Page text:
Colorado city adopts open-source platform for its network gateway
Suite mixes free and commercial applications to manage traffic and handle security
- By William Jackson
- Dec 11, 2009
Monitoring Internet access on the city of Westminster, Colo.’s network was becoming expensive, as maintenance costs for its networking tools increased. So earlier this year, network administrators decided to look for an alternative.
The goal was to maintain the baseline functionality of the Web filtering and monitoring being used on the network, which serves 1,000 employees in 23 locations around the city.
“Our objective when we started was to find a solution that did everything we were doing, but at less expense,” said David Puntenney, the city’s information technology director. Additional functionality for blocking or controlling malicious and unwanted traffic was optional. Key requirements for any product were low-risk implementation and ease of administration. “It’s easy to find a product that costs half as much, only to find it costs twice as much to administer,” Puntenney said.
The city settled on Untangle’s Open Source Network Gateway, which fulfilled not only the baseline Web filtering requirements but also includes a suite of add-ons that are saving the city more money.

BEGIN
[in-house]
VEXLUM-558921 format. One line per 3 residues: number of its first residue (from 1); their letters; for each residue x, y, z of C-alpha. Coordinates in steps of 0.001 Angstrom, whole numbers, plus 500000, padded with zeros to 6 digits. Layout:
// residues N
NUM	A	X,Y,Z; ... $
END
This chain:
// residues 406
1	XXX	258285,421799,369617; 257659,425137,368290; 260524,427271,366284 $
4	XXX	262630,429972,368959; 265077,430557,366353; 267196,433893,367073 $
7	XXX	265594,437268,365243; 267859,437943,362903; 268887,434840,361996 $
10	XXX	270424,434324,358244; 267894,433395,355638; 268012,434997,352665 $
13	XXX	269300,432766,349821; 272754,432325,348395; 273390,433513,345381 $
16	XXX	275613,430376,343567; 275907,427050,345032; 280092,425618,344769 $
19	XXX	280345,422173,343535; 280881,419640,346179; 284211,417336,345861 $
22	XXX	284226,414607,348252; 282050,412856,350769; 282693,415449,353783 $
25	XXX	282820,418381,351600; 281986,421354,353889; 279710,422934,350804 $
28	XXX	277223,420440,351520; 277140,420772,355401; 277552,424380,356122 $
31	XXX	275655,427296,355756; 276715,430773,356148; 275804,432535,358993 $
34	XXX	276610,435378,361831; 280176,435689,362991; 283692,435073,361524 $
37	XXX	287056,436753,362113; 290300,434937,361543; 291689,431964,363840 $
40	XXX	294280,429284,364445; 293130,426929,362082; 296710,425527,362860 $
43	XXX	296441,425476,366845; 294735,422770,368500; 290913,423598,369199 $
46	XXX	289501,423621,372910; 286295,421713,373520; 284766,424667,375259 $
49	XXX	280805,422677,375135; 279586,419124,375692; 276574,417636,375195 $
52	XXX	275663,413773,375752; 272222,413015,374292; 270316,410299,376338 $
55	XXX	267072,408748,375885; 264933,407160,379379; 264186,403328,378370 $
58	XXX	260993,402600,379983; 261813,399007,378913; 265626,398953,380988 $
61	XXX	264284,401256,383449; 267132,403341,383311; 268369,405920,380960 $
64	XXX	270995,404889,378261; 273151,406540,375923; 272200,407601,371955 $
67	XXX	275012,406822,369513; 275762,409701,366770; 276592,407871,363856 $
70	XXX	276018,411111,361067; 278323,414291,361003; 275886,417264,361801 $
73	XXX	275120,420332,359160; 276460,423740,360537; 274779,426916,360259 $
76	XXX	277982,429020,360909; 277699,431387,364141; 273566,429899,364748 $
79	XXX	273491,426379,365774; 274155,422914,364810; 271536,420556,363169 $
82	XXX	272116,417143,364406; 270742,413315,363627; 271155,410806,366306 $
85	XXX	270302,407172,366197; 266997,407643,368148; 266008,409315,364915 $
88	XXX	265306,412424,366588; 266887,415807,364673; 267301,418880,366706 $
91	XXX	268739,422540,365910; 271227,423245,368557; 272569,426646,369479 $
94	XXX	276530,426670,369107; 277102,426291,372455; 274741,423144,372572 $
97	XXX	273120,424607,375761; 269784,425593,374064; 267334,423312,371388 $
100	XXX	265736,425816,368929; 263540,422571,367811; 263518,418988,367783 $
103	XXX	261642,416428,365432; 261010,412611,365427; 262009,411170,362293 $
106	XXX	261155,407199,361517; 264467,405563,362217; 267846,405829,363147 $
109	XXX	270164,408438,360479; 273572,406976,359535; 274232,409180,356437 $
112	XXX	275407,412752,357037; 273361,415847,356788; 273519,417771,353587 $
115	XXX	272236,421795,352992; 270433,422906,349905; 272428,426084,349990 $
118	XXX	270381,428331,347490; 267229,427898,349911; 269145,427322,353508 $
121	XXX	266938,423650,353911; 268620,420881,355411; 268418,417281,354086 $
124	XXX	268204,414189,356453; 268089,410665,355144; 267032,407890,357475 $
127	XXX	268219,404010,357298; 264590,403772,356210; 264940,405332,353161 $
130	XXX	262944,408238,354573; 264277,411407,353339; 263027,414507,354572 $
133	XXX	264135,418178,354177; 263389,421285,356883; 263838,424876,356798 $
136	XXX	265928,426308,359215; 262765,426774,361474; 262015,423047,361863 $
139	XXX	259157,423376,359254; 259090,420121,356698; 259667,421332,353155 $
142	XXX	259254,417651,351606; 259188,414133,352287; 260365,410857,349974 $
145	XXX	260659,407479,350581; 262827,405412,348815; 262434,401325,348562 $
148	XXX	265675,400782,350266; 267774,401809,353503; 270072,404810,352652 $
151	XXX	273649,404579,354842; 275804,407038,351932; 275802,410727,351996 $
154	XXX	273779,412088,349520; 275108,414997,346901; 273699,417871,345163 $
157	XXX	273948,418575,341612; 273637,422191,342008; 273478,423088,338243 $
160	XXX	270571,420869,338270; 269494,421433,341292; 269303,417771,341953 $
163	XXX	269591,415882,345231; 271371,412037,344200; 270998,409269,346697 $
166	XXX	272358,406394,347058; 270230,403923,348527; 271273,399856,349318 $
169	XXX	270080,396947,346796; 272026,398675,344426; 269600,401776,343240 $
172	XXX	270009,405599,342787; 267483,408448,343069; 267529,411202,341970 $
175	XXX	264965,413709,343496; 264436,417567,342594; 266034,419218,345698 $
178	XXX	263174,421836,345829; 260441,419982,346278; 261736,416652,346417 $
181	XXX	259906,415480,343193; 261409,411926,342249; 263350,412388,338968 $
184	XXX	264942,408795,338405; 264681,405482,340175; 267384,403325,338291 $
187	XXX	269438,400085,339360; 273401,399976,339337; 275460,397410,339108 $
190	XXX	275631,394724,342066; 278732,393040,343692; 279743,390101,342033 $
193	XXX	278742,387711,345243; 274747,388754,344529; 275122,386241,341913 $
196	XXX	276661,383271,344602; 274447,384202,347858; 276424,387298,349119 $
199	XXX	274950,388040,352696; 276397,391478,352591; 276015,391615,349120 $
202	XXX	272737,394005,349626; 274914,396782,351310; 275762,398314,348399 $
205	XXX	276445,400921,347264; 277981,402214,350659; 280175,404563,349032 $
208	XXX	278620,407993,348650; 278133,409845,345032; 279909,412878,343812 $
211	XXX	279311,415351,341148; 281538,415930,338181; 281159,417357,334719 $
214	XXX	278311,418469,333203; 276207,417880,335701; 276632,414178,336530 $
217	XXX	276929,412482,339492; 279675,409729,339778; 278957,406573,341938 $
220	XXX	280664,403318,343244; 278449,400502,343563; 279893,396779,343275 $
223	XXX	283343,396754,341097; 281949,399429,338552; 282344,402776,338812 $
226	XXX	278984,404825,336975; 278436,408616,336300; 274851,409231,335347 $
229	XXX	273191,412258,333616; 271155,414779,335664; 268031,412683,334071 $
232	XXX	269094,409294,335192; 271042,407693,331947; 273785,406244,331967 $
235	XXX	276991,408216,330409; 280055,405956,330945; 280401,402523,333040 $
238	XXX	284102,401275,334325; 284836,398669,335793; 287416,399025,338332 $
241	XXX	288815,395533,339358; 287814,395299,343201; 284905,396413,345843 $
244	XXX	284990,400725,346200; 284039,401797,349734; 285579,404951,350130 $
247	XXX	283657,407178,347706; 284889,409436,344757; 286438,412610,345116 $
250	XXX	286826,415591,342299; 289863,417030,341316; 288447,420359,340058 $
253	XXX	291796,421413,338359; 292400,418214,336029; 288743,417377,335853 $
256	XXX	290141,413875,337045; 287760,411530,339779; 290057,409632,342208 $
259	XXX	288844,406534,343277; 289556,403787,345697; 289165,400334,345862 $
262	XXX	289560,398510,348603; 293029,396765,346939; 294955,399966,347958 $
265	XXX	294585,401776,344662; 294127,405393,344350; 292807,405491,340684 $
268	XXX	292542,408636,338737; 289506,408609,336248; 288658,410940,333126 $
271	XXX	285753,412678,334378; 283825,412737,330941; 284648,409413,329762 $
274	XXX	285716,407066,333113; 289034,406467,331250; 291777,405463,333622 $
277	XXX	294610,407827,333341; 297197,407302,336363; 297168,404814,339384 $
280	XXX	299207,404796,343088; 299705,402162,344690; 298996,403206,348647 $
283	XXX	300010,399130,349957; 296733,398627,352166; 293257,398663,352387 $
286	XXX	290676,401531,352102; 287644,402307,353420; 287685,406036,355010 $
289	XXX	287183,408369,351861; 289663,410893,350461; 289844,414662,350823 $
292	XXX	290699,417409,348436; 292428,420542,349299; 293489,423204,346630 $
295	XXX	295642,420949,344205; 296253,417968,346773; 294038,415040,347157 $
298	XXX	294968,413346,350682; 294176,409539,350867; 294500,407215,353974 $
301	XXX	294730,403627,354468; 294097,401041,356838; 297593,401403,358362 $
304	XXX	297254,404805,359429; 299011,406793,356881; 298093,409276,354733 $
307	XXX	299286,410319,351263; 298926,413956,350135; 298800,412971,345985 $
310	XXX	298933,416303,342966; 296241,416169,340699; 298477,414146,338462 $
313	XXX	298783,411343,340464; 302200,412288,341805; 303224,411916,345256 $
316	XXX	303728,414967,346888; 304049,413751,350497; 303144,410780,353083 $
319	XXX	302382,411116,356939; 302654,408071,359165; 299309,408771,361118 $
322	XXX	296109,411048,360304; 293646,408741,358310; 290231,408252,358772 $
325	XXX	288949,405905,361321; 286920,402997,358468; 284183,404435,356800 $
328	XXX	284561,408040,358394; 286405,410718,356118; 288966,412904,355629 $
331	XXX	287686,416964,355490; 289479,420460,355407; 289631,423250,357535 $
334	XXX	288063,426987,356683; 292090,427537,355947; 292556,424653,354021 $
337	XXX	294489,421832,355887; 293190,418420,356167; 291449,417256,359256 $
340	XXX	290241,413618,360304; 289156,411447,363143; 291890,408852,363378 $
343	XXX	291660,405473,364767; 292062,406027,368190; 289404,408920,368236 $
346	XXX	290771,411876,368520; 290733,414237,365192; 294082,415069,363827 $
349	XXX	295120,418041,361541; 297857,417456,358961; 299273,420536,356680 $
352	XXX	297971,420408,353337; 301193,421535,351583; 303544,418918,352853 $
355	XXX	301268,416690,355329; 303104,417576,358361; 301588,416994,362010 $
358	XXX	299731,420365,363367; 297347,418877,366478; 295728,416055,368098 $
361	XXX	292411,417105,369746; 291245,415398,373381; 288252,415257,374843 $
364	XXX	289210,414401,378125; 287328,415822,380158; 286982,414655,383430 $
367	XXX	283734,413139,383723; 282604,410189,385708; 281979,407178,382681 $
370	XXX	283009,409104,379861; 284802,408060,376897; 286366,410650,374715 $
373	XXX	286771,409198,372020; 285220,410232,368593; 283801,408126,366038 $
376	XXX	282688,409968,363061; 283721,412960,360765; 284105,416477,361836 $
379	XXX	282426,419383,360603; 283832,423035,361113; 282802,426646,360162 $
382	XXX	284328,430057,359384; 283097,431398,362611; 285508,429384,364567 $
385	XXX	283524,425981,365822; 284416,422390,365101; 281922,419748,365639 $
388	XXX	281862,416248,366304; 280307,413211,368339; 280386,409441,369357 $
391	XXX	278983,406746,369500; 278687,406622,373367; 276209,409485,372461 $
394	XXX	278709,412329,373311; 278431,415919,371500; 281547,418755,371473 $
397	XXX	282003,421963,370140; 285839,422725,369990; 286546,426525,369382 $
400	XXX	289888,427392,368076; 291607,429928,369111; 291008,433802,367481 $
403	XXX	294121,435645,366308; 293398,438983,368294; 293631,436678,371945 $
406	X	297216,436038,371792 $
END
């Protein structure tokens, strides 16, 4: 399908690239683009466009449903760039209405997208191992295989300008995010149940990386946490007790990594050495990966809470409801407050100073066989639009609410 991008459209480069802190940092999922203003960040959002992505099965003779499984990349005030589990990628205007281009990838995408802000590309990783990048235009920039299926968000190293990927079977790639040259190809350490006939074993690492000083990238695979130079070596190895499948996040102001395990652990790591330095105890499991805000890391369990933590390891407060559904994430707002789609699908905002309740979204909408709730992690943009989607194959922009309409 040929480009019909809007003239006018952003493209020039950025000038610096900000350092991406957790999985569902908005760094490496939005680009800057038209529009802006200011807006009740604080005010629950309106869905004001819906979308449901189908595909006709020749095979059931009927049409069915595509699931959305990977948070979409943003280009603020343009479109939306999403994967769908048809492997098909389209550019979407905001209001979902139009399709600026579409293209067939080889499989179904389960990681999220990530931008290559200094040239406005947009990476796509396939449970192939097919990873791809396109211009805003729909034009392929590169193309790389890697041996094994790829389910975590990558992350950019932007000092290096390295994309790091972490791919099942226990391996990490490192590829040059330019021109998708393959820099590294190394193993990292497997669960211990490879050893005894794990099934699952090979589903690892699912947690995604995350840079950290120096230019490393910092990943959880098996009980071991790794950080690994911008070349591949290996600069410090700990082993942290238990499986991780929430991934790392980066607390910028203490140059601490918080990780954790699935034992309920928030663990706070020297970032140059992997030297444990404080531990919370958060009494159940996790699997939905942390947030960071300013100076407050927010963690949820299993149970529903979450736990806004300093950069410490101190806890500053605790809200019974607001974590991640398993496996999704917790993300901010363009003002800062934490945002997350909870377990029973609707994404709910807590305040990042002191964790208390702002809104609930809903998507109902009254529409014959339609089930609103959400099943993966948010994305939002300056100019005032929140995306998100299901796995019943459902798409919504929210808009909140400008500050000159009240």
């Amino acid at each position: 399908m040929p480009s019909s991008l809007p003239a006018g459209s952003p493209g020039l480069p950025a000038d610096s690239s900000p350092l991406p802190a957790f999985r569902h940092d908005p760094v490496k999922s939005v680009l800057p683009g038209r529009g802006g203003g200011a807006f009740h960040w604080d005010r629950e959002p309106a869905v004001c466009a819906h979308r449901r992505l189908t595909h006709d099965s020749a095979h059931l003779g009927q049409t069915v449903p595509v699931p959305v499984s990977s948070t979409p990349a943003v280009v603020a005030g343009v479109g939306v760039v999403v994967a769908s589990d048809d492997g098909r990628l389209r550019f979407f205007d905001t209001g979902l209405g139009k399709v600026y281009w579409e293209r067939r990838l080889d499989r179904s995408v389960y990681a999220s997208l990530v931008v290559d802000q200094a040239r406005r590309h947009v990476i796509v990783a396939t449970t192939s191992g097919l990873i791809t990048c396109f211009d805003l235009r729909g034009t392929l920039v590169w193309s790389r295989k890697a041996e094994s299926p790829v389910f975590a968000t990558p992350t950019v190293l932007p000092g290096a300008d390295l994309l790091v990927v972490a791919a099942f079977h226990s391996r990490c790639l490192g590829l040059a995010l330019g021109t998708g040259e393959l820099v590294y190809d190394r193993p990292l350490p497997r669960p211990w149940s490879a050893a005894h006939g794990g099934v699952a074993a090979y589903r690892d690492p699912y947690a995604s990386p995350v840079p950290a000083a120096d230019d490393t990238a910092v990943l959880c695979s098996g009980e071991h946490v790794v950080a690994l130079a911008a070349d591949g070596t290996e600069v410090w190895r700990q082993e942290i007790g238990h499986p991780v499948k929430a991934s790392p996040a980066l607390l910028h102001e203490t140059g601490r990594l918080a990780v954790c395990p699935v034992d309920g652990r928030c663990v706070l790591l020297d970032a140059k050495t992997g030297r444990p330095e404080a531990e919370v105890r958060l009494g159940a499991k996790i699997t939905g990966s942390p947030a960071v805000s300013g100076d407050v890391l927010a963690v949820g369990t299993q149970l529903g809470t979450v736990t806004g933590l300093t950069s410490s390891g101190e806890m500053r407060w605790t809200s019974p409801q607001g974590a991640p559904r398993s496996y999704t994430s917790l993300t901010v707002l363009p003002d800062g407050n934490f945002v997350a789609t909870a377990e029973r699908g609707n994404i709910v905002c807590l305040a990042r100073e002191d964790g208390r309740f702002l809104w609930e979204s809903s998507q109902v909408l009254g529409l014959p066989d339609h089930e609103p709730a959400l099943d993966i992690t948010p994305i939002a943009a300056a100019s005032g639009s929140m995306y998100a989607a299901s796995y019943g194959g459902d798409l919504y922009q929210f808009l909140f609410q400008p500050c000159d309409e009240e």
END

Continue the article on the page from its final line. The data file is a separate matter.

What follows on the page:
Westminster uses an outside service for antivirus protection and to block spam. The service was stopping 90 percent of incoming spam, said network administrator John Neiberger, but the IT staff members still had to deal with the remaining 10 percent until they turned on the Untangle Gateway’s spam blocker.
“In August, it quarantined 10,000 more messages that we didn’t have to do manually,” Neiberger said. He estimated that freed 33 hours of IT staff members' time, at a savings of about $1,000 to the city.
The sweet spot for the Untangle Gateway has been small to midsize businesses because the single-server platform helps to eliminate the cost and complexity of maintaining multiple network appliances, said company chief operating officer Dirk Morris.
“But we found that in the last quarter, the largest percentage of our sales have been coming from larger organizations,” he said. “We’ve been seeing a lot of traction in cities,” such as Westminster.